Children with developmental dyslexia show reading impairment compared to their peers, despite being matched on IQ, socio-economic background, and educational opportunities. The neurological and cognitive basis of dyslexia remains a highly debated topic. Proponents of the magnocellular theory, which postulates abnormalities in the M-stream of the visual pathway cause developmental dyslexia, claim that children with dyslexia have deficient binocular coordination, and this is the underlying cause of developmental dyslexia. We measured binocular coordination during reading and a non-linguistic scanning task in three participant groups: adults, typically developing children, and children with dyslexia. A significant increase in fixation disparity was observed for dyslexic children solely when reading. Our study casts serious doubts on the claims of the magnocellular theory. The exclusivity of increased fixation disparity in dyslexics during reading might be a result of the allocation of inadequate attentional and/or cognitive resources to the reading process, or suboptimal linguistic processing per se.
Kennedy and Pynte (2008) presented data that they suggested pose problems for models of eye movement control in reading in which words are encoded serially. They focus on situations in which pairs of words are fixated out of order (i.e., the first word is skipped and the second fixated prior to a regression back to the first word). We strongly disagree with their claims and contest their arguments. We argue that their data set was obtained selectively and the events they believe are problematic do not occur frequently during reading. Furthermore, we do not consider that Kennedy and Pynte’s arguments pose serious difficulties for serial models of reading such as E-Z Reader.
Two experiments were undertaken to examine whether there is an age-related change in the speed with which readers can capture visual information during fixations in reading. Children’s and adults’ eye movements were recorded as they read sentences that were presented either normally or as “disappearing text”. The disappearing text manipulation had a surprisingly small effect on the children, inconsistent with the notion of an age-related change in the speed with which readers can capture visual information from the page. Instead, we suggest that differences between adults and children are related to the level of difficulty of the sentences for readers of different ages.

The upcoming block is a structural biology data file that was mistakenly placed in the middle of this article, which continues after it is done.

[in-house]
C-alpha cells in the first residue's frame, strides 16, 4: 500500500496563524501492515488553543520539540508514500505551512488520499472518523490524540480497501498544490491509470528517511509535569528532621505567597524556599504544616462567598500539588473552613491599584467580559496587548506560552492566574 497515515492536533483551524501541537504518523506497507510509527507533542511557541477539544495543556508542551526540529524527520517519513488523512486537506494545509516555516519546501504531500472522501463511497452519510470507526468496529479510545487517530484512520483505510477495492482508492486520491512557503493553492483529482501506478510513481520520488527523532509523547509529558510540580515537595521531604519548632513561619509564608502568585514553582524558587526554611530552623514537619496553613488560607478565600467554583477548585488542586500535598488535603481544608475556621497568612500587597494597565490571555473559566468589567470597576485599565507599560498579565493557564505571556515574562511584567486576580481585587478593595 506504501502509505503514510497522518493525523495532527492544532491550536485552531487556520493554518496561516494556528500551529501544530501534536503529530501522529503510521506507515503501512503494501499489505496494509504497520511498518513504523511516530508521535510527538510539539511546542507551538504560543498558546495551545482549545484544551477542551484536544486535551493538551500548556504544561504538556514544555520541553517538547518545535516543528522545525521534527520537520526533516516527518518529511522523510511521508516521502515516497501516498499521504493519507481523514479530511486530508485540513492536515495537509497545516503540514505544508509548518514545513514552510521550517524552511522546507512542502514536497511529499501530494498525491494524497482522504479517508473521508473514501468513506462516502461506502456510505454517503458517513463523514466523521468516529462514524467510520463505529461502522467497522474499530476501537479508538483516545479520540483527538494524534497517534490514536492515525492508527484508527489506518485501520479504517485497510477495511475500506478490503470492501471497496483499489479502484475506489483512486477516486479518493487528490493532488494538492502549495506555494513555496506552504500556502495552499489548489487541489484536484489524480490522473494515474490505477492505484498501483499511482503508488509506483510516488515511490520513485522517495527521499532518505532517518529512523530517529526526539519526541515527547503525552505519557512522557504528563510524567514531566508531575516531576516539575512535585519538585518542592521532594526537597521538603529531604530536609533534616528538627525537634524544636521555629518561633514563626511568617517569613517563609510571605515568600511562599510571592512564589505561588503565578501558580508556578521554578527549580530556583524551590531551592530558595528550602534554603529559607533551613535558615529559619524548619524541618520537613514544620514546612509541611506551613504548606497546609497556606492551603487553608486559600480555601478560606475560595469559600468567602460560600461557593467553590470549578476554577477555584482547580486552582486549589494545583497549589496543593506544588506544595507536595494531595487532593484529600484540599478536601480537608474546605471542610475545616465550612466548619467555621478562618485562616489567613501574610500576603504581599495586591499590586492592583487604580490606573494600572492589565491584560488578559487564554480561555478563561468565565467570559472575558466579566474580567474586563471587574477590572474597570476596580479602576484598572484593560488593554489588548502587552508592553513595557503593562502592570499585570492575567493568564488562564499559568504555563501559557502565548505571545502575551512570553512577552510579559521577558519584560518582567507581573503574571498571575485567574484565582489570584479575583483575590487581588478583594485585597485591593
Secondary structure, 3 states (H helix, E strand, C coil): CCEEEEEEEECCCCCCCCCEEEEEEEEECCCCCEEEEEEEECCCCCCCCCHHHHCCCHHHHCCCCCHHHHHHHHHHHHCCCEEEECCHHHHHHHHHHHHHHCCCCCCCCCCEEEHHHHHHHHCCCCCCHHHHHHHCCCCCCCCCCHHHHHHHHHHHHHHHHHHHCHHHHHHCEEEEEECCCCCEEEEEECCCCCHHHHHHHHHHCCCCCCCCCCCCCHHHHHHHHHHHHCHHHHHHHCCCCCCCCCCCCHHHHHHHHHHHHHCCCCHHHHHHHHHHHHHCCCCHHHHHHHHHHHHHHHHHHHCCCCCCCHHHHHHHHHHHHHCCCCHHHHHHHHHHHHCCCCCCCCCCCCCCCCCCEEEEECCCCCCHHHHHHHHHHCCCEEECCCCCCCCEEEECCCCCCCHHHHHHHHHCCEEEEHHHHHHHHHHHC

children; eye movements; reading
Eye movements were monitored in 4 experiments that explored the role of parafoveal word length in reading. The experiments employed a type of compound word where the deletion of a letter results in 2 short words (e.g., backhand, back and). The boundary technique (K. Rayner, 1975) was employed to manipulate word length information in the parafovea. Accuracy of the parafoveal word length preview significantly affected landing positions and fixation durations. This disruption was larger for 2-word targets, but the results demonstrated that this interaction was not due to the morphological status of the target words. Manipulation of sentence context also demonstrated that parafoveal word length information can be used in combination with sentence context to narrow down lexical candidates. The 4 experiments converge in demonstrating that an important role of parafoveal word length information is to direct the eyes to the center of the parafoveal word.
eye movements; reading; parafoveal length information
The eye movements of 24 children and 24 adults were monitored to compare how they read sentences containing plausible, implausible, and anomalous thematic relations. In the implausible condition the incongruity occurred due to the incompatibility of two objects involved in the event denoted by the main verb. In the anomalous condition the direct object of the verb was not a possible verb argument. Adults exhibited immediate disruption with the anomalous sentences as compared to the implausible sentences as indexed by longer gaze durations on the target word. Children exhibited the same pattern of effects as adults as far as the anomalous sentences were concerned, but exhibited delayed effects of implausibility. These data indicate that while children and adults are alike in their basic thematic assignment processes during reading, children may be delayed in the efficiency with which they are able to integrate pragmatic and real-world knowledge into their discourse representation.
Participants’ eye movements were recorded as they read sentences with words containing transposed adjacent letters. Transpositions were either external (e.g., problme, rpoblem) or internal (e.g., porblem, probelm) and at either the beginning (e.g., rpoblem, porblem) or end (e.g., problme, probelm) of words. The results showed disruption for words with transposed letters compared to the normal baseline condition, and the greatest disruption was observed for word-initial transpositions. In Experiment 1, transpositions within low frequency words led to longer reading times than when letters were transposed within high frequency words. Experiment 2 demonstrated that the position of word-initial letters is most critical even when parafoveal preview of words to the right of fixation is unavailable. The findings have important implications for the roles of different letter positions in word recognition and the effects of parafoveal preview on word recognition processes.
reading; eye movements; word recognition; transposed letters; parafoveal processing